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Monday, April 4, 2022


GUEST BLOG / /By Elizabeth Pennisi, it comes to sequencing the human genome, “complete” has always been a relative term. The first one, deciphered 20 years ago, included most of the regions that code for proteins but left about 200 million bases of DNA—8% of the human genome—untouched. Even as additional genomes were “finished,” some stretches remained out of reach, because repetitive segments of DNA confounded the sequencing technologies of the time. Now, an international grassroots effort has sorted out those hard-to-read bases, producing the most complete human genome yet. 

In six papers in Science, the Telomere-to-Telomere (T2T) Consortium—named for the chromosomes’ end caps—fills in all but five of the hundreds of remaining problem spots, leaving just 10 million bases and the Y chromosome only roughly known. And today, the T2T consortium announced in a tweet it had deposited a correct sequence assembly of the missing Y. 

“I don’t think we could have imagined this even 5 years ago, certainly not 10 years ago,” says bioinformaticist Ewan Birney, deputy director of the European Molecular Biology Laboratory and part of the original Human Genome Project “It’s a tour de force.” T2T researchers say the newly sequenced stretches reveal hotspots for gene evolution and underscore the chaotic history of the human genome. It “really gives us some insight into regions of the genome that have been invisible,” says Deanna Church, a genomicist at Inscripta, a gene-editing company. 

The previously indecipherable sequences of the genome that have now come into clear view include the protective telomeres and the dense knobs called centromeres, which typically reside in the middle of each chromosome and help orchestrate its replication. Also almost completely revealed are the short arms of the five chromosomes where centromeres are skewed toward one end. Those short arms were known to contain scores of genes coding for the backbone of ribosomes, the cell’s protein factories. 

When Birney, Church, and their colleagues introduced that first draft of a human genome in 2001, and even after they “completed” and published it in 2004, sequencer machines and genome assembly software could not wade through areas where the DNA sequence contained very repetitive stretches of bases: The repeats could too easily be skipped or their bases linked together incorrectly. As sequencing technology got better and costs dropped, scientists reduced the number of gaps or misassembled sequences, culminating in 2017 with the release of a human genome called GRCh38. With less than 1000 gaps, it became for many the “reference” against which other human genomes are compared.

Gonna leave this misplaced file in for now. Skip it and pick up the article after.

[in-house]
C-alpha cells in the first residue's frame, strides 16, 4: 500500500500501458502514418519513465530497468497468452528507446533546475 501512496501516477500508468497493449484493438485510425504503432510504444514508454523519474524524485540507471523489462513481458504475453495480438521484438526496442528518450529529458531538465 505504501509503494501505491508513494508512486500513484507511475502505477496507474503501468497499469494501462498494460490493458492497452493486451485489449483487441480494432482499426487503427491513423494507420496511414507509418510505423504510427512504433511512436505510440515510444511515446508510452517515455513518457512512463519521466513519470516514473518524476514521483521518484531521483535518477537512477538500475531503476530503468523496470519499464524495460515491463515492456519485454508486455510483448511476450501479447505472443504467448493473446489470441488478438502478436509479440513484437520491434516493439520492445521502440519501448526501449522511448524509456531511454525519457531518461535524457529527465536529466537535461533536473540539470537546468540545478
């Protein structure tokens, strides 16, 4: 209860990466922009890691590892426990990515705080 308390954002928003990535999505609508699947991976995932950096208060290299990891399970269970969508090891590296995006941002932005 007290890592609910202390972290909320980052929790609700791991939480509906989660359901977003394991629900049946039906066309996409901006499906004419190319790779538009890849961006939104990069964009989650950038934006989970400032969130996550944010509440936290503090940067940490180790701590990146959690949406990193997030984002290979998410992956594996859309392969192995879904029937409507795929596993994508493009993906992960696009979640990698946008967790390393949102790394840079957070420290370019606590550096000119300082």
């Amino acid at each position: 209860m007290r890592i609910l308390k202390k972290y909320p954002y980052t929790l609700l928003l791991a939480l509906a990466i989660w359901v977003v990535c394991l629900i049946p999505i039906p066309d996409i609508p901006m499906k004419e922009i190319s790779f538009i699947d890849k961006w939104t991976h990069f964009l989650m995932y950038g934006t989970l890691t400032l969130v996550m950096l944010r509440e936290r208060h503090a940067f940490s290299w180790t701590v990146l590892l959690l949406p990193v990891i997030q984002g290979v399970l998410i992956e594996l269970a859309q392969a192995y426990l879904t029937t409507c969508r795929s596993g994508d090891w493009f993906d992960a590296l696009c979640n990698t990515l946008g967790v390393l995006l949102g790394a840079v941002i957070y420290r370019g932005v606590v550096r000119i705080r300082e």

But Karen Miga and Adam Phillippy wanted to do better. Miga, a geneticist at the University of California, Santa Cruz, yearned to learn the exact sequences of the distinctive “satellite” DNA that helps form centromeres. Meanwhile, Phillippy, a bioinformatician at the National Human Genome Research Institute, was busy harnessing new sequencing technologies that could read very long stretches of DNA, reducing the need to piece together shorter sequences. After meeting at a conference, they joined forces. Then in 2019, Phillippy reported they had succeeded in sequencing the X chromosome from end to end, inspiring dozens of other researchers to join the cause. “It really took on a life of its own,” Miga says. 

To simplify the task, they decided to use an anonymized cell line that was derived more than 20 years ago from an unusual growth excised from the uterus of a woman—a failed pregnancy called a mole, produced when a sperm entered an egg that lacked its own set of chromosomes. With just the sperm’s genetic material, such eggs can’t develop into an embryo, but they can still replicate, especially if the sperm delivers an X instead of Y chromosome. In a boon for the project, both members of the resulting cell line’s 23 pairs of chromosomes are identical. That “made a big difference” for eliminating gaps because sequencers didn’t have to resolve differences between the parents’ chromosomes, says Robert Waterston, a geneticist at the University of Washington, Seattle, who helped lead the Human Genome Project.